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The City Journals

Gondolas or buses? Sandy City says ‘either one’ for Little Cottonwood Canyon

Sep 07, 2021 03:51PM ● By Justin Adams

The two preferred transportation alternatives were chosen because they met two of UDOT’s goals: mobility and reliability. (File photo Joshua Wood/City Journals)

By Justin Adams | [email protected]

For over a year now, the Utah Department of Transportation has been working on coming up with a solution for the traffic problems that plague Little Cottonwood Canyon during the winter months. After studies and rounds of citizen feedback, it has narrowed down to two “preferred alternatives” - a rapid bus transit system or a gondola system. 

Given that either system will originate at the mouth of Little Cottonwood, and that users will have to travel on Sandy roads to even reach that point, UDOT’s decision will obviously have a big impact on Sandy residents. 

So which option does the Sandy City Council prefer? Well, both of them. (As long as they’re done right.)

A draft letter to UDOT from Mayor Kurt Bradburn reads, “We recognize that there are pros and cons to each of the proposals and depending upon how the selected transportation plan is implemented, either alternative could have significant long-term consequences for Sandy City.”

The letter then goes on to lay out Sandy’s main concerns.

The most important issue for the city is water quality. With so much of the city’s water coming out of Little Cottonwood Creek, any major construction projects within the canyon could be potentially dangerous for the city’s drinking water supply.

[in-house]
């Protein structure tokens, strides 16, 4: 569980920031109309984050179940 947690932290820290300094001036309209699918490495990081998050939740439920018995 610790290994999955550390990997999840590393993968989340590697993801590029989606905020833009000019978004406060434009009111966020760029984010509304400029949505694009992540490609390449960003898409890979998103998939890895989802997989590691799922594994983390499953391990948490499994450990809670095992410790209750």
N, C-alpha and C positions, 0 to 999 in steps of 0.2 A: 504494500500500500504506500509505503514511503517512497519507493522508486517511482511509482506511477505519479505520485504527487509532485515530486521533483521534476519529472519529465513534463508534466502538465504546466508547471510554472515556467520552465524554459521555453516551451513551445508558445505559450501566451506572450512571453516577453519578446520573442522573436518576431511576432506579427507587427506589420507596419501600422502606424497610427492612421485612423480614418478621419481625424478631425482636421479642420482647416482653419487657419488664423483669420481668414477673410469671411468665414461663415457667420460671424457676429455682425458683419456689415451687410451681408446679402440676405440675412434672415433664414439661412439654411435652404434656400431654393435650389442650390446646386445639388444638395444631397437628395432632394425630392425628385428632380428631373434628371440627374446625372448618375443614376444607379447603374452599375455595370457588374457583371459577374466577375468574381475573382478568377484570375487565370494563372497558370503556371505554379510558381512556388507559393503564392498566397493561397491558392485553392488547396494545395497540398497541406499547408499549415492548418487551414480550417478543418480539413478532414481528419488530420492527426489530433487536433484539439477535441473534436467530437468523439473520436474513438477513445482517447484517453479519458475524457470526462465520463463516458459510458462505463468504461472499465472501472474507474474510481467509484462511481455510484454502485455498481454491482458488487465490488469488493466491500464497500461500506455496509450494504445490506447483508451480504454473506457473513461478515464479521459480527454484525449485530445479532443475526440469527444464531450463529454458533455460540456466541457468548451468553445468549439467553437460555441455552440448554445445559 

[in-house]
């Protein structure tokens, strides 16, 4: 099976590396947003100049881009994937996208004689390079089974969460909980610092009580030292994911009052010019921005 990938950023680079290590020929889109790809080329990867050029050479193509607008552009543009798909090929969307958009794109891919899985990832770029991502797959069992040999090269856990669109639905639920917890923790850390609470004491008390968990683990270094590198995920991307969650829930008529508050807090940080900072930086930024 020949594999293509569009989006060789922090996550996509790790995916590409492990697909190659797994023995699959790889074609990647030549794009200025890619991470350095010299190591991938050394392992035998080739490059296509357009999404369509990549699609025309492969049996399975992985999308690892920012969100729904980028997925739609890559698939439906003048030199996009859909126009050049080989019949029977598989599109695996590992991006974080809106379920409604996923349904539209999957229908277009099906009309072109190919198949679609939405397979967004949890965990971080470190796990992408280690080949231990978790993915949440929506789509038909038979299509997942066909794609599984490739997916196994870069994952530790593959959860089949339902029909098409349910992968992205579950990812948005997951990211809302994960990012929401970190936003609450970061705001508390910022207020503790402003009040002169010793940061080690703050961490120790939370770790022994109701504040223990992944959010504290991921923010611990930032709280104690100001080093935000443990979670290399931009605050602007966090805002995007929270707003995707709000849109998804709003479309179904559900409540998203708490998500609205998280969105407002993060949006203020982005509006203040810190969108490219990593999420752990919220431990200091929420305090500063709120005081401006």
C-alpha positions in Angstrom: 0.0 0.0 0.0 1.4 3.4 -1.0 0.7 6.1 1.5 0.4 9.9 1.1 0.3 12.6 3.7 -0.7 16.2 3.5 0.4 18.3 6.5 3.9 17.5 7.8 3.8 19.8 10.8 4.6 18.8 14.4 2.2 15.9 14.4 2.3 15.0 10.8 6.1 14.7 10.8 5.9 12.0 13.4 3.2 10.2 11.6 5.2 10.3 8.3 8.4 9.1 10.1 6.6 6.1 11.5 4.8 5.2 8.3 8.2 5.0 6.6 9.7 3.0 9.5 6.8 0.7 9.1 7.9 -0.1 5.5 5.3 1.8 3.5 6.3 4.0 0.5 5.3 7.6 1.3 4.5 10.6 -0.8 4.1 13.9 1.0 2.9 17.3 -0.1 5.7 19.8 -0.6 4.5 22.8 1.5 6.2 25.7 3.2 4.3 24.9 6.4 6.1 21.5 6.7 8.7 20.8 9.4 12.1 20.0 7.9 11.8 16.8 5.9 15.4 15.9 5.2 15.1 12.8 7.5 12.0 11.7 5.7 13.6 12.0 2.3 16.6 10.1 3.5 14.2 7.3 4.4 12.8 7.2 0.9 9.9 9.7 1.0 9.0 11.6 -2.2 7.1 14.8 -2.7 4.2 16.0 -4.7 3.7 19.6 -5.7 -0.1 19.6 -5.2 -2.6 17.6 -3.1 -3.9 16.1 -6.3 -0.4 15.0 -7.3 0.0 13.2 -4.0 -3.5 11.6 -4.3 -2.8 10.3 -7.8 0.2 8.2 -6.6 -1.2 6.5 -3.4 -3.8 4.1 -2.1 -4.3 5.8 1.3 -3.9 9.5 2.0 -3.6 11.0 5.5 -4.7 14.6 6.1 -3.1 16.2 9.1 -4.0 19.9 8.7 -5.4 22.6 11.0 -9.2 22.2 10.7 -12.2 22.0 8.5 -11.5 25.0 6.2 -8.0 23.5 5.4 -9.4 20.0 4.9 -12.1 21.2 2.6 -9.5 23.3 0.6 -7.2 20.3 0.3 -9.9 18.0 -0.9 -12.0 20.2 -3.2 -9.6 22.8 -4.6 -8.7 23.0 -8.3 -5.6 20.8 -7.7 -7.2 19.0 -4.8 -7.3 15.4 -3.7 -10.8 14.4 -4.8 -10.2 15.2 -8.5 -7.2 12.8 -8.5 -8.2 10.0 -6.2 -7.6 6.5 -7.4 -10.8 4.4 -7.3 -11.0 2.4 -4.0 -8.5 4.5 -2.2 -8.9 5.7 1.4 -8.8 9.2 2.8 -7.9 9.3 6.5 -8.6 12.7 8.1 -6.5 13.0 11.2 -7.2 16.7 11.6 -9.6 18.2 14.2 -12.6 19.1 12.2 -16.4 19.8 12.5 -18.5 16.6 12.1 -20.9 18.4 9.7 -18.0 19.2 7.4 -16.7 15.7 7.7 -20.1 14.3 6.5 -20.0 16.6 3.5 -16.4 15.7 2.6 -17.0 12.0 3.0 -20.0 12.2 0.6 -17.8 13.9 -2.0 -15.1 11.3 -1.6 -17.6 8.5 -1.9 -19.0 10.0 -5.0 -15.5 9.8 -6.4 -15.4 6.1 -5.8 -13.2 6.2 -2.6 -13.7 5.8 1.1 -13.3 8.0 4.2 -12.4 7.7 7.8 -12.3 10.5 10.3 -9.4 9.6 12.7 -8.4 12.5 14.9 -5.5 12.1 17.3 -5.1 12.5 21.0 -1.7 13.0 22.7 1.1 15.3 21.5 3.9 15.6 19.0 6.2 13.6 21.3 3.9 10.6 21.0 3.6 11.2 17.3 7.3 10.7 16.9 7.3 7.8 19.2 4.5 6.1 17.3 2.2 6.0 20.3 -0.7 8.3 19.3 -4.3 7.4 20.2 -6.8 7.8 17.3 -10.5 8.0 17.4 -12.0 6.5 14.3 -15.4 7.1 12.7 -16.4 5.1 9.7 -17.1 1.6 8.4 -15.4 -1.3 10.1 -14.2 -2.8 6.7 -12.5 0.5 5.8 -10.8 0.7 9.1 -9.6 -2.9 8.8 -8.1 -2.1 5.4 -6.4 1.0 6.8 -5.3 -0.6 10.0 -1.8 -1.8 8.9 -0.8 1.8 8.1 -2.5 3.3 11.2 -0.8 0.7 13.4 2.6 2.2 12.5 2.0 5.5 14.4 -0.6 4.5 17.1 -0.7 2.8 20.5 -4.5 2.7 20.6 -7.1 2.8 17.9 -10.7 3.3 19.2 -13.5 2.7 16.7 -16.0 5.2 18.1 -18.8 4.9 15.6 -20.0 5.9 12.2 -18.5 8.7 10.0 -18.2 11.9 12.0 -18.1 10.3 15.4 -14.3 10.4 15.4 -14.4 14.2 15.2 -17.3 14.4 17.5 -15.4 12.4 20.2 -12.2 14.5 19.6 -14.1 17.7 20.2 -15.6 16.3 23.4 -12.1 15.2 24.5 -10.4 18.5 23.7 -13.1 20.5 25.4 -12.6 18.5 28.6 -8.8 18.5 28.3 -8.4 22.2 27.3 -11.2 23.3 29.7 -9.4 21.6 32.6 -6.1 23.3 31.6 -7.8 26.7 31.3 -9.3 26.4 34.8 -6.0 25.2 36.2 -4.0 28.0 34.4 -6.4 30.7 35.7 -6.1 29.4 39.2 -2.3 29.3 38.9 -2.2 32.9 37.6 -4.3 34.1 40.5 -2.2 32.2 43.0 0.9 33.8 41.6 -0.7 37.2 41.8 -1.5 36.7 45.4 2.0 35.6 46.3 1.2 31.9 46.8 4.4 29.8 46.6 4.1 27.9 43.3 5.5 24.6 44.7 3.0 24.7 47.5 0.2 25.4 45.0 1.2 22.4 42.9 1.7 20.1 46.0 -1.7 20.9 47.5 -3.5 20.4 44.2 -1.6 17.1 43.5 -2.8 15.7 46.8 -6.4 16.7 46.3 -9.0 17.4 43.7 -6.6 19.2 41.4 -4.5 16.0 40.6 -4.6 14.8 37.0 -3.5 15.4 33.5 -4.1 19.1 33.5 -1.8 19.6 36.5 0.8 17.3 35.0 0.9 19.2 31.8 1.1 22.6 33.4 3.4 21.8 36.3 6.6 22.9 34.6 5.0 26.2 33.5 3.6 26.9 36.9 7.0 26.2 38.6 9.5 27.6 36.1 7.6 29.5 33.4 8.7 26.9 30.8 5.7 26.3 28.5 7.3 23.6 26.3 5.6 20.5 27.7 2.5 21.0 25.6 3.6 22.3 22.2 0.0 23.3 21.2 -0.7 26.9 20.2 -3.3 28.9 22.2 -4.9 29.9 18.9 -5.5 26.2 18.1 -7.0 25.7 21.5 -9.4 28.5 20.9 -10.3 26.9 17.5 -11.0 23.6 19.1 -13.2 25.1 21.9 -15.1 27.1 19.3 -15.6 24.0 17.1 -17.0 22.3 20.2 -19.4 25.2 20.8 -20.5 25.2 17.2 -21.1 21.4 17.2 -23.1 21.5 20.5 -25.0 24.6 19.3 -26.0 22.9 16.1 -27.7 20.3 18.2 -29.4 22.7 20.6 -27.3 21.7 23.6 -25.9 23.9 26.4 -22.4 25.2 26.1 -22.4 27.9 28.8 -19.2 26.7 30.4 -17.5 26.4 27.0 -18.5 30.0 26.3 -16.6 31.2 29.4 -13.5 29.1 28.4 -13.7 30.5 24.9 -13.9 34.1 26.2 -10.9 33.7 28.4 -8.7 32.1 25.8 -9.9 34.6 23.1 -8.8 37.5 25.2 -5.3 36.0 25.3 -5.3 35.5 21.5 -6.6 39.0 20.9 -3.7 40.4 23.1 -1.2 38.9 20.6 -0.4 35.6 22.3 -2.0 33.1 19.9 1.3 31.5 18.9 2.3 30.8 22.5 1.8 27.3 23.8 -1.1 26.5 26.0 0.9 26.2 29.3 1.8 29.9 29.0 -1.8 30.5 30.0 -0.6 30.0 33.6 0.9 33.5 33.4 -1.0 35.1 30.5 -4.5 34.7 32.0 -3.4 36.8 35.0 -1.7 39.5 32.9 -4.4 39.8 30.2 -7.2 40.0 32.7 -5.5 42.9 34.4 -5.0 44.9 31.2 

“Regardless of which transportation alternative is selected, every precaution and best management practices must be used to minimize any negative impact to the stream and the watershed, both in the design and construction of the transportation improvements,” reads the letter. 

Another one of the city’s concerns is a lack of traffic impact studies focused on the east-west corridors within Sandy City. 

A current study being done by UDOT only considers how people will travel to the new transportation hub from the north driving along Wasatch Boulevard. Of just as much importance (if not more) according to Sandy City, is analyzing the potential impacts and needed improvements to 9400 South. 

In explaining his position to the City Council during an Aug. 17 meeting, Bradburn said he “fully believes” that both a rapid bus system and a gondola will be implemented eventually. 

“In theory we can support both, but we have to see the details,” he said.

One secondary detail is whether or not the new transportation system will be accompanied by the implementation of a toll for driving up the canyon.

“We have to have things that encourage people to change their behavior. We have to have something that gets people out of their cars and into transit,” said Council member Marci Houseman, who represents the city on the Wasatch Front Regional Council. According to her, the idea of a toll road has been a consensus within all the meetings she’s attended.

Some other council members were either not yet sold on the idea or tentatively opposed.